While smartphone manufacturers are concerned with the practicality and ease of use of their devices, they must also pay attention to the safety of the devices. This line is becoming increasingly blurred with the advancement of biometric authentication technologies today, our information is a face away.
As for practicality, it is really very simple to get up and look at your smartphone in order to unlock it; in terms of safety, a test carried out by journalist Thomas Brewster (from Forbes), with a 3D printed head, showed some situations in which this technology may not be the most reliable.
To conduct the test, Brewster looked for a company that prints 3D molds in the UK. In one stadium, about 50 cameras recorded a specific angle of your face, and then software combined the photos to produce a complete 3D image used in making the mold.
The journalist then configured his ?real? face on five different devices: iPhone X, LG G7 ThinQ, Samsung S9, Samsung Note8 and OnePlus 6 and checked which one the 3D printed head was able to unlock the device on. Surprisingly (or not), the four Android devices were unlocked by the ?fake? face each with a different number of attempts. The fact that the only one that was not ?tricked? by the mold was the iPhone X.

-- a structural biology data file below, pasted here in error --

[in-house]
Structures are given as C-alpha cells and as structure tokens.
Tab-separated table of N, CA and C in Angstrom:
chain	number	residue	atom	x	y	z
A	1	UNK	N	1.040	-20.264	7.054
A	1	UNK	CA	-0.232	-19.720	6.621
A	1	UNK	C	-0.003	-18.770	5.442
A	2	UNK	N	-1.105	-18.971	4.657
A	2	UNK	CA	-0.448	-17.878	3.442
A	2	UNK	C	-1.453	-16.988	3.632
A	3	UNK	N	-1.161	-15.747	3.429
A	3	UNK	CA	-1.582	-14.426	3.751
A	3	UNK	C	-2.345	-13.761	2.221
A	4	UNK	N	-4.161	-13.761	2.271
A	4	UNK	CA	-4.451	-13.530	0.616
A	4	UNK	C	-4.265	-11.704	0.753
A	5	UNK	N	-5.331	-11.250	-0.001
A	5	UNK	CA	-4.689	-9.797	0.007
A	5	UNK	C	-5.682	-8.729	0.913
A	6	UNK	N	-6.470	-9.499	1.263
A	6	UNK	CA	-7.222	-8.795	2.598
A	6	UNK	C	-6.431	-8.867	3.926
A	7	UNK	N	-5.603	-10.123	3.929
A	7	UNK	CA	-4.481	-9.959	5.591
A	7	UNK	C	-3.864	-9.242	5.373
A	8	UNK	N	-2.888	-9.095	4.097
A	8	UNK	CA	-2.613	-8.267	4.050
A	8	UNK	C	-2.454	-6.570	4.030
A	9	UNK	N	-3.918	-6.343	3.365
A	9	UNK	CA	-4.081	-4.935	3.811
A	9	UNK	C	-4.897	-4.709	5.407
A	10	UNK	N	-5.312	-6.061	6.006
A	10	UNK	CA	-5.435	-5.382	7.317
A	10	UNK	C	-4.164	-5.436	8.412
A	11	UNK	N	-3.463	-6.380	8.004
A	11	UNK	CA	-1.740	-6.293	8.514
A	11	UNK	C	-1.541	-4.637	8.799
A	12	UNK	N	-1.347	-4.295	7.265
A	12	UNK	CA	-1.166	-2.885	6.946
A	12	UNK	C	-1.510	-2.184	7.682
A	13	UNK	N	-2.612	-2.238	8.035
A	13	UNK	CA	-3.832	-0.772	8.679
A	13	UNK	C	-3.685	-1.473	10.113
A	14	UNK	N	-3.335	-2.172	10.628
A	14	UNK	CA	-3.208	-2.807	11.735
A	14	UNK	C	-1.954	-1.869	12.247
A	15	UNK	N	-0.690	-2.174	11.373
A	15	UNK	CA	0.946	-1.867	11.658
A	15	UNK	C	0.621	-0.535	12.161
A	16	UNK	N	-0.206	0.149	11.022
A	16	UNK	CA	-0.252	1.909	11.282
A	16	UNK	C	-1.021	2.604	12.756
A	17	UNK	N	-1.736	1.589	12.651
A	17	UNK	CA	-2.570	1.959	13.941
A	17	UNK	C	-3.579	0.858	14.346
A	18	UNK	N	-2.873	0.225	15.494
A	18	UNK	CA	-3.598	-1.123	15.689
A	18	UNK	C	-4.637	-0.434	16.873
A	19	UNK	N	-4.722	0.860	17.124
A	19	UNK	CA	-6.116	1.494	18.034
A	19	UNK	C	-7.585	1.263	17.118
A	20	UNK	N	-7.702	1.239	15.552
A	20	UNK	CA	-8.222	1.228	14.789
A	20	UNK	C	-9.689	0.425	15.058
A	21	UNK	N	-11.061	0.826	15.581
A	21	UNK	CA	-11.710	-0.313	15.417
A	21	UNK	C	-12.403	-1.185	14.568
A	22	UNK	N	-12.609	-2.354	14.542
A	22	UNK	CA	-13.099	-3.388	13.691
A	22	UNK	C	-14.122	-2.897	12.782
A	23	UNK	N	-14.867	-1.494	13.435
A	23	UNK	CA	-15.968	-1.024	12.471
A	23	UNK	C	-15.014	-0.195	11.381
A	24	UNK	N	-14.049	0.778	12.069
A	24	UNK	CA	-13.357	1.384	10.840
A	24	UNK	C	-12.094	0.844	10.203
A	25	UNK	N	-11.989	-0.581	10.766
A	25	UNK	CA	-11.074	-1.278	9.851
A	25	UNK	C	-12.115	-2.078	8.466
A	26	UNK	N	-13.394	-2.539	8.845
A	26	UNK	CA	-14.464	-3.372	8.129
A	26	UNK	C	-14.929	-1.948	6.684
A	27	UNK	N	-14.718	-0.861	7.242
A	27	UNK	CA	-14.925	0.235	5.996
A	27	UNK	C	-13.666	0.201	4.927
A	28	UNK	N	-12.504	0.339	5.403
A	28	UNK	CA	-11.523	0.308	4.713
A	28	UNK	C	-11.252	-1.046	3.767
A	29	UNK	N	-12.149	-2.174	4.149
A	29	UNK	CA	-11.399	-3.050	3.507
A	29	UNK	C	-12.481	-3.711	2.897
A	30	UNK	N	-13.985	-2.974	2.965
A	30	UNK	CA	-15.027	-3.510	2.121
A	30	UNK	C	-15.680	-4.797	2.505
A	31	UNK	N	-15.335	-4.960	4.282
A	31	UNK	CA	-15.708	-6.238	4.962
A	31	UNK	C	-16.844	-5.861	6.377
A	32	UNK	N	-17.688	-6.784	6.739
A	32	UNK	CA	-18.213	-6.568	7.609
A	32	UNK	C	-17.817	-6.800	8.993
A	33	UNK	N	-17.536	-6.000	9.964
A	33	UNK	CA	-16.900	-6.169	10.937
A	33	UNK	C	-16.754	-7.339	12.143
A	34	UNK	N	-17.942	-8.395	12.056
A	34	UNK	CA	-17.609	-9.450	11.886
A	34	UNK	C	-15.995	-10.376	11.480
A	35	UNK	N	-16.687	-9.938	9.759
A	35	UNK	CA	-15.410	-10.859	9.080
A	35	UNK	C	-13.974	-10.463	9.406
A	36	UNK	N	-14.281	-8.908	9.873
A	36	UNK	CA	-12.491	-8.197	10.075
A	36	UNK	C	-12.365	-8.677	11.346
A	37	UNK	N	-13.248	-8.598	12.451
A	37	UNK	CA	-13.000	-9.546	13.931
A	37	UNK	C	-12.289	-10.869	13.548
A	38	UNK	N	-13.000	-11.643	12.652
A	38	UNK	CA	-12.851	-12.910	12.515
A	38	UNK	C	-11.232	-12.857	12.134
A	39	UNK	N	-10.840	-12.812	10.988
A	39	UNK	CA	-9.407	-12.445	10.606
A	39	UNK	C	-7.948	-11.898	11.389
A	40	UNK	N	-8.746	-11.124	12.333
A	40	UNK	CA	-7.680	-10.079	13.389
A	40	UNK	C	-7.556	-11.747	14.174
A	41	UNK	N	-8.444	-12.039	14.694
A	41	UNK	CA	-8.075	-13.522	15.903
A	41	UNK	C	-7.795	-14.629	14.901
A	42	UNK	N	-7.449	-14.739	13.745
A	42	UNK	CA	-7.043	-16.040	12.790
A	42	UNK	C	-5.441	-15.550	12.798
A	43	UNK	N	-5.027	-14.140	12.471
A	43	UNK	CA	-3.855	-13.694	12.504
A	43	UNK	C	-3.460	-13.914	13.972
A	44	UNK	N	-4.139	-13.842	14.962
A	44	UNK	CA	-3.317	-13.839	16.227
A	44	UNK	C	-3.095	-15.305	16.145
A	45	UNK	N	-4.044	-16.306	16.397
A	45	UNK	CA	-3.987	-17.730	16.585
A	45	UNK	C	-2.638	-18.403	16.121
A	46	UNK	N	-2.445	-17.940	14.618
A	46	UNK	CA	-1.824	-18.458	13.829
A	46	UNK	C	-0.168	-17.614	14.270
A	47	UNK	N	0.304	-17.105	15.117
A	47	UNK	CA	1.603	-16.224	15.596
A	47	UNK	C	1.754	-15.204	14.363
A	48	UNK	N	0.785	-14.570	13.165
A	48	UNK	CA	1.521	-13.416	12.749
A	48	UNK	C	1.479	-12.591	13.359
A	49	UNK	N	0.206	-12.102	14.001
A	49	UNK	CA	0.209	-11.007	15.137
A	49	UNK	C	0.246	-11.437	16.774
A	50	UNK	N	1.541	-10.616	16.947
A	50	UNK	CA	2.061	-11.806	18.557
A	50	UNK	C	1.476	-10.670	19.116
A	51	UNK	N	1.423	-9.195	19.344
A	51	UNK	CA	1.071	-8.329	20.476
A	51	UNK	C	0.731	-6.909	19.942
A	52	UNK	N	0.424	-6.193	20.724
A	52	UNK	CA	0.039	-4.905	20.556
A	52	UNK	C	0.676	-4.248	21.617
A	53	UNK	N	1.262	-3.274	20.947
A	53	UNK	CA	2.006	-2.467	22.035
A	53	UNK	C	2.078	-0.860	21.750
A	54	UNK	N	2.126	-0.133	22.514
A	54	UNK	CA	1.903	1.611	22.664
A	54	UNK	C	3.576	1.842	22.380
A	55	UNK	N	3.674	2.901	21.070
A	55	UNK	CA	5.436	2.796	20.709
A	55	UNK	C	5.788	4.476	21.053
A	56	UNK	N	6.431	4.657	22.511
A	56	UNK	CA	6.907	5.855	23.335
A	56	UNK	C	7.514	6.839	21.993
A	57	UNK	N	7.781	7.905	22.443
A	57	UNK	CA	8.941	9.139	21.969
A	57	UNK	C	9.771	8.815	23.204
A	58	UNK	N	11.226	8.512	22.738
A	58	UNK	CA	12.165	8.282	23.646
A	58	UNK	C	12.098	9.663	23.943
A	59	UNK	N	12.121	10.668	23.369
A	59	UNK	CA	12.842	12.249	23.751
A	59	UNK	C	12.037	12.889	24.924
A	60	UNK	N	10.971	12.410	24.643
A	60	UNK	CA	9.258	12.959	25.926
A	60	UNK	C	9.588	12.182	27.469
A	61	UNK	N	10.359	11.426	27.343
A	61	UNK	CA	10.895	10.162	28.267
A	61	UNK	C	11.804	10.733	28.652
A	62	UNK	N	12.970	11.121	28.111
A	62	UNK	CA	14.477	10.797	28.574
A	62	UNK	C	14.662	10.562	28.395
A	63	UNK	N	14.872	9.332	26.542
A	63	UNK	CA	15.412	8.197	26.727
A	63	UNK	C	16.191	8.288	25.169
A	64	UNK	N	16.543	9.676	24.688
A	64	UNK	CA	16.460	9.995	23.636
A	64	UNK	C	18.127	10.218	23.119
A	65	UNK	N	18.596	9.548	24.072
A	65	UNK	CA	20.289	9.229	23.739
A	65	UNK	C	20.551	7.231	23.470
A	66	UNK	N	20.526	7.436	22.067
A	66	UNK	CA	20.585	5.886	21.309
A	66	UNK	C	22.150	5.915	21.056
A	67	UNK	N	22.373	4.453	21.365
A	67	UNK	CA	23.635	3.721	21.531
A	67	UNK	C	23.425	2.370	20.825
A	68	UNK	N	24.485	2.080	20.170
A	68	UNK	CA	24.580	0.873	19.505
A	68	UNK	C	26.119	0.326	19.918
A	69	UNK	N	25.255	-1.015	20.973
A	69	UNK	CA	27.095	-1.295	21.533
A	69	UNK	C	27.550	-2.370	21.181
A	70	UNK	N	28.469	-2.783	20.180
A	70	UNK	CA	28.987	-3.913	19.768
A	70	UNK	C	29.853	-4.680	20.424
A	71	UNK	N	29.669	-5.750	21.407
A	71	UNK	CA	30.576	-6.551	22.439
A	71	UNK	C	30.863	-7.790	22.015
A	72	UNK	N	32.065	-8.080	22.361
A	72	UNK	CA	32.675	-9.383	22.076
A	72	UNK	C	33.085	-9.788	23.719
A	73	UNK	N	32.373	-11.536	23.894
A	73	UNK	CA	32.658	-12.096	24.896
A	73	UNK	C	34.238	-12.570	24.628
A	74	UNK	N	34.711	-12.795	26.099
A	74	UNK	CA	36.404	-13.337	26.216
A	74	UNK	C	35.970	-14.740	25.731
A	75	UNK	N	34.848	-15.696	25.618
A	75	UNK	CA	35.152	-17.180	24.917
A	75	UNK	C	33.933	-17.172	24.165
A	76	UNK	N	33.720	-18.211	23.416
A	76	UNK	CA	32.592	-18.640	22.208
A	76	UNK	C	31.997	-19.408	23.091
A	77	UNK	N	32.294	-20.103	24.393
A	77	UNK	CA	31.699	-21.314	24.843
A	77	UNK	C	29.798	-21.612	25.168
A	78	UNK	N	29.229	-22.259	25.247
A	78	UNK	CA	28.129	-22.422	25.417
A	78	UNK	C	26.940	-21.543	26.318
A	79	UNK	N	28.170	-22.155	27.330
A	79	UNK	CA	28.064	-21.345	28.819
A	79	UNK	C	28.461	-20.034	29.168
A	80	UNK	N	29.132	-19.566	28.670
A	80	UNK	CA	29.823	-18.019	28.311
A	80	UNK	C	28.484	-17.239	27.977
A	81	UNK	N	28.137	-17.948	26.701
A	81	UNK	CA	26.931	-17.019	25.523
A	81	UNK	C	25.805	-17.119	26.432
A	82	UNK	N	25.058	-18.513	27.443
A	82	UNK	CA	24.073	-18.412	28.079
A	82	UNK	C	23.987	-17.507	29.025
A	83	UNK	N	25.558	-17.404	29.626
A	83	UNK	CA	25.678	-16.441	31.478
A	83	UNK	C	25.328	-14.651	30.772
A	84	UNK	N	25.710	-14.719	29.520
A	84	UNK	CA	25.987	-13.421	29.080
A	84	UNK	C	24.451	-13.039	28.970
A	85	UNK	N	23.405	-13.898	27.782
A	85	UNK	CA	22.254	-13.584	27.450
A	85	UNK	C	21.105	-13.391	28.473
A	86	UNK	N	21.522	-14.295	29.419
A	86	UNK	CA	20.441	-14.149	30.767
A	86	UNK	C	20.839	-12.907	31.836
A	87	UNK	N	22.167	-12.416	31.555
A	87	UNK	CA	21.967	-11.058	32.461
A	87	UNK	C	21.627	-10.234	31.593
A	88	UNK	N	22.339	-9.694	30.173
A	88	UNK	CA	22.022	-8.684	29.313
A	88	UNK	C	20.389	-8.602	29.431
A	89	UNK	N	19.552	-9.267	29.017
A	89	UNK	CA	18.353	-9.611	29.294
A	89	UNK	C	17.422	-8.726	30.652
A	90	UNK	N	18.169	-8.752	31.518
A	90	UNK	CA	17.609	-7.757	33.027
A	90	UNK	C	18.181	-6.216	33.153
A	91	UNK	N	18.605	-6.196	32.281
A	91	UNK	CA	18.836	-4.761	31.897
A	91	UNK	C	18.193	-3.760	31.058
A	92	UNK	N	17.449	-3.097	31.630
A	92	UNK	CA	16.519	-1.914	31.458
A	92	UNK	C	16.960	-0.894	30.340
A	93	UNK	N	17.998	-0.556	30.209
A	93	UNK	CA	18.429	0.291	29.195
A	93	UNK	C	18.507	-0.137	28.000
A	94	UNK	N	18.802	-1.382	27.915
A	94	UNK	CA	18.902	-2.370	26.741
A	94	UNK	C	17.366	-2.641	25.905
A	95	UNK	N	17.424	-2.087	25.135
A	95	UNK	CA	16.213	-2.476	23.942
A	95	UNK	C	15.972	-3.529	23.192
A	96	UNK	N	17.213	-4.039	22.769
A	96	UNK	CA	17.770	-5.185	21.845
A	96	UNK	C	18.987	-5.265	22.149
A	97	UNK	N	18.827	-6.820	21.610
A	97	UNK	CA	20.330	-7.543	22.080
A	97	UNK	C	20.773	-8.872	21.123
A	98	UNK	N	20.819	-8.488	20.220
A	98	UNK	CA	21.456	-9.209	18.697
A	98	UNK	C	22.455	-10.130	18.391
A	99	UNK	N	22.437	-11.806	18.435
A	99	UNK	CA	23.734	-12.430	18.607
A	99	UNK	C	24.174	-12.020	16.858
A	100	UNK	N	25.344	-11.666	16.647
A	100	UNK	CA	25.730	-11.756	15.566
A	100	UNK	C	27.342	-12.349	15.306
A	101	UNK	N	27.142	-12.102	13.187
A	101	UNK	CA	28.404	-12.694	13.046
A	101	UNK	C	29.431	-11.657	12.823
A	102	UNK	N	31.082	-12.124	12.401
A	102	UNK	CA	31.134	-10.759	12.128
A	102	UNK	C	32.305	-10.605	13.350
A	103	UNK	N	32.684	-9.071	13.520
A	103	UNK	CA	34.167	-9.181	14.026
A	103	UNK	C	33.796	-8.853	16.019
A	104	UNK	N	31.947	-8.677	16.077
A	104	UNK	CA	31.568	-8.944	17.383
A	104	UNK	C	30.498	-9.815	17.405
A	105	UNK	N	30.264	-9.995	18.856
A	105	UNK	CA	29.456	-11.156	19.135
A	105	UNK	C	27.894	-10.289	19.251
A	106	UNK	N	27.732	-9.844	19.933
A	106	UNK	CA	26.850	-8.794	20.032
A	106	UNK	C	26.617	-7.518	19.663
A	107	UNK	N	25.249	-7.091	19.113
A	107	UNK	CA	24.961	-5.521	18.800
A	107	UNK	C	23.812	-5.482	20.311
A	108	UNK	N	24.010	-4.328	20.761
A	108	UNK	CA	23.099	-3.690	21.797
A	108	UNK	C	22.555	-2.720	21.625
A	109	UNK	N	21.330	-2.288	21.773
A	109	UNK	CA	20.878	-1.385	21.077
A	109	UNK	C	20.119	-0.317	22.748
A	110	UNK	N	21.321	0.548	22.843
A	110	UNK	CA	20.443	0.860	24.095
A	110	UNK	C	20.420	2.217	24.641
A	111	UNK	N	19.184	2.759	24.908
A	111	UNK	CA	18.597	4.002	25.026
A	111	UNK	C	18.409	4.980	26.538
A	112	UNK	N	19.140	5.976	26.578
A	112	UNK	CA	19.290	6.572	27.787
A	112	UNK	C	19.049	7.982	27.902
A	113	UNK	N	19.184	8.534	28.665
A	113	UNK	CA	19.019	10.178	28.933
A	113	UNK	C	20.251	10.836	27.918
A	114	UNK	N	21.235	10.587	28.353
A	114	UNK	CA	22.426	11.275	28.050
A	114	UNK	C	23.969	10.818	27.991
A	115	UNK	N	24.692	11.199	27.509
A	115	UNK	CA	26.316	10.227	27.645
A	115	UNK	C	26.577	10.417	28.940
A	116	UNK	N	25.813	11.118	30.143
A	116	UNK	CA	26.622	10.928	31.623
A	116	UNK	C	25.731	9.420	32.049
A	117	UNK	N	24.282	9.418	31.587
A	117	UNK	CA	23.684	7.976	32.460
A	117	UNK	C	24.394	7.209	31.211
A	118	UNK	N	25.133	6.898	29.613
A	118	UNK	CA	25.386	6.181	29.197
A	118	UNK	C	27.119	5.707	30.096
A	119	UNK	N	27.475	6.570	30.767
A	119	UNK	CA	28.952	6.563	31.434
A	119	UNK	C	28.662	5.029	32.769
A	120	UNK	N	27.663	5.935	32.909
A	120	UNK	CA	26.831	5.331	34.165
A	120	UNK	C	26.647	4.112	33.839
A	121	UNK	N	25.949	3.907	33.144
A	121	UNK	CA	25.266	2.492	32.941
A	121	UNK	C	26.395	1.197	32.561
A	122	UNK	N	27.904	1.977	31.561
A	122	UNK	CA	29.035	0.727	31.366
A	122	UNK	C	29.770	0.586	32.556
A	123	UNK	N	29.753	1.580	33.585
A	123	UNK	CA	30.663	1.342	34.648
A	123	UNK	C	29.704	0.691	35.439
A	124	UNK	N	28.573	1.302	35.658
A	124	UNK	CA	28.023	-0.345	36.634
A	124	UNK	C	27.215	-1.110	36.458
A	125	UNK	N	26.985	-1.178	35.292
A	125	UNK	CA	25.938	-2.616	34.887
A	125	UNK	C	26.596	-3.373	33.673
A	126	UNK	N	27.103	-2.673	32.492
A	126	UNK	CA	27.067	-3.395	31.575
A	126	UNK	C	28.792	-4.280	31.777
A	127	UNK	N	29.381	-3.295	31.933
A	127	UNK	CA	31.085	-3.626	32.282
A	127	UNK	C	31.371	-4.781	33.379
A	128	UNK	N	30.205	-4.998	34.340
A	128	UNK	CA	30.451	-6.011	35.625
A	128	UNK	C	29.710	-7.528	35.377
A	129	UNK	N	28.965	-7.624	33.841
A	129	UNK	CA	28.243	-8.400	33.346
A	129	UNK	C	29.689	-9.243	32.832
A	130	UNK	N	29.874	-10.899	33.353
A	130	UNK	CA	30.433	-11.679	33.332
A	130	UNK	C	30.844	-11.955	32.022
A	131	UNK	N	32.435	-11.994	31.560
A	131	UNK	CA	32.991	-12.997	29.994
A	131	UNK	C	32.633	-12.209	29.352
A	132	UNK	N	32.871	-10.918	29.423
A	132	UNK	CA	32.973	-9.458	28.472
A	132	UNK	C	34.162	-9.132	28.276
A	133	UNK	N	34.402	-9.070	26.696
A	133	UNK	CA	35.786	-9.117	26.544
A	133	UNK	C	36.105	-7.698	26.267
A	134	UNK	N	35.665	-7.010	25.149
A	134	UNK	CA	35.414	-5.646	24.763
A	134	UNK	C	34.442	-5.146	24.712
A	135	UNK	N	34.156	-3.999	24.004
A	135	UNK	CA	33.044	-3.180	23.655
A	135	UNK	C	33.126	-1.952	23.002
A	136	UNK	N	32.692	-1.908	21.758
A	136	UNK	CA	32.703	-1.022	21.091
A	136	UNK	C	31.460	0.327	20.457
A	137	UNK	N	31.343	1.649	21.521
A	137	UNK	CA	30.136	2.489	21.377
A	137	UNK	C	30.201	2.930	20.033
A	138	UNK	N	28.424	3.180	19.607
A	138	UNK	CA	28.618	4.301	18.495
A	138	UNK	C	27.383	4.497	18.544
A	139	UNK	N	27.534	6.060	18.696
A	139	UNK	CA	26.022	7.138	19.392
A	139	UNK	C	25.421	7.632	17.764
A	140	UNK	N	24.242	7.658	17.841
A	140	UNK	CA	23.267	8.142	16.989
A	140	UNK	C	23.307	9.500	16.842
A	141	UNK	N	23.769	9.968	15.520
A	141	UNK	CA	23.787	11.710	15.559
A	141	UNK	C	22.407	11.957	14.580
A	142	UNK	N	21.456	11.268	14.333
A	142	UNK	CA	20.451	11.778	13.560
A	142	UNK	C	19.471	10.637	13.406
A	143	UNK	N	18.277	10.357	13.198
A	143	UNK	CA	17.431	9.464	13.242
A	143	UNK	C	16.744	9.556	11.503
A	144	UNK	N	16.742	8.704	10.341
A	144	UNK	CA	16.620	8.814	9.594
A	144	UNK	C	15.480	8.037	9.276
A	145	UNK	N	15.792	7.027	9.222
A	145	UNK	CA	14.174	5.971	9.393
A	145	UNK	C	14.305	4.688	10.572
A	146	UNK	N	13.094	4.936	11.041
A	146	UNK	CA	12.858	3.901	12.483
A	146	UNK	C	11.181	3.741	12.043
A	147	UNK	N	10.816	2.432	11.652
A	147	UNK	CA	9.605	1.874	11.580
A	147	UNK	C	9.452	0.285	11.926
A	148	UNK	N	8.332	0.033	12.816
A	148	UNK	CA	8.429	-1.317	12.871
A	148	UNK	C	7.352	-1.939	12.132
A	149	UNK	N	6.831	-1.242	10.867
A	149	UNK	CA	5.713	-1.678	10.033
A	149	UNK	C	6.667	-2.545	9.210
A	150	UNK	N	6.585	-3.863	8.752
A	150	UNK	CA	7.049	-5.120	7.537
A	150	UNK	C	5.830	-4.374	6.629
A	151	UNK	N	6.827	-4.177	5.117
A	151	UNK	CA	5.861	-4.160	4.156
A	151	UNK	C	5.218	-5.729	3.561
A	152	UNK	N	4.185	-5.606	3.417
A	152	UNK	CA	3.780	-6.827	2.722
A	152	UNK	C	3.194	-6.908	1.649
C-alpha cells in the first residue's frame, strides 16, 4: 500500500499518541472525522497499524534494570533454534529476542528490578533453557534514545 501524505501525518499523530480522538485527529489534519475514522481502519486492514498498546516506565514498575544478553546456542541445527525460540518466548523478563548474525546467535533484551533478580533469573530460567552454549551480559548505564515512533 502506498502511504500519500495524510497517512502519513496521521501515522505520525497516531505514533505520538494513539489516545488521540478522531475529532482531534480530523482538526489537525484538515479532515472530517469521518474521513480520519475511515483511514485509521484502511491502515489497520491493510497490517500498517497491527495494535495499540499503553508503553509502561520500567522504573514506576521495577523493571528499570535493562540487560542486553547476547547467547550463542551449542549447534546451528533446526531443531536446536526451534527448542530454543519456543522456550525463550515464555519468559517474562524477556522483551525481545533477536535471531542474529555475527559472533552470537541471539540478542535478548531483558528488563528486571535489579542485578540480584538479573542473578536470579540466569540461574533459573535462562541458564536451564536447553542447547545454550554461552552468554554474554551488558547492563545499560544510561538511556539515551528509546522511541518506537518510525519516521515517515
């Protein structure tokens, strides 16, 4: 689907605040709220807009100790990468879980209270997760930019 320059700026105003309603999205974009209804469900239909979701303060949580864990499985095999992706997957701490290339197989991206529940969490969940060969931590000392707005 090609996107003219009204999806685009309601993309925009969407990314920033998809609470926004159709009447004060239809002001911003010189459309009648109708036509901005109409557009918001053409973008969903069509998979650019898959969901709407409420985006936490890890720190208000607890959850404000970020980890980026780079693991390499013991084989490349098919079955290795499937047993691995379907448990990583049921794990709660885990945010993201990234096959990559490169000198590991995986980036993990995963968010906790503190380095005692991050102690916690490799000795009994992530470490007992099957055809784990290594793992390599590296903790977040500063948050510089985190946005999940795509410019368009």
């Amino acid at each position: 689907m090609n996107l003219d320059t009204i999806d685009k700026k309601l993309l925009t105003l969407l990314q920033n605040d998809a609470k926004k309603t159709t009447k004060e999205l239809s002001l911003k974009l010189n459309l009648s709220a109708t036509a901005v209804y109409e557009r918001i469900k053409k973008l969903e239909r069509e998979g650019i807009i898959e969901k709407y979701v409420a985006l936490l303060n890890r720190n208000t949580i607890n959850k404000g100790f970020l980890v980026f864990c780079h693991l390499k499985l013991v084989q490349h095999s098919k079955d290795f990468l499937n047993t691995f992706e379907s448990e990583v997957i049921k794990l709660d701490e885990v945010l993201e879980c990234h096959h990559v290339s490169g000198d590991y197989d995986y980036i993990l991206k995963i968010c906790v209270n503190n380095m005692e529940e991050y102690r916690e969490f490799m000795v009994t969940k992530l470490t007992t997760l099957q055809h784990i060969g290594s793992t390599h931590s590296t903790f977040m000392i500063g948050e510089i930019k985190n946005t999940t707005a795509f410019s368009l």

The test does not offer a clear result as it does not compare devices with equivalent facial recognition technologies; on Android devices, even, this feature is not recommended by manufacturers as the primary authentication method, unlike the iPhone. The LG G7, for example, indicated that ?face recognition is a secondary unlocking method that results in less security on your phone.
It was also not informed whether the option ?Require Attention for Face ID? was enabled on the iPhone or not; thinking so, then the device failed to recognize the 3D mold as it provides an added level of security, as explained by Apple:
Face ID is also sensitive to attention. It recognizes whether the eyes are open and whether the attention is focused on the device. This makes it even more difficult for someone to unlock the device without you knowing it (if you are sleeping, for example).
In addition to the iPhone X, Microsoft's "Windows Hello" technology also did not recognize the 3D mold and therefore did not unlock the device. Check out the full test here.
tip from @SandersonBittencourt, via MacRumors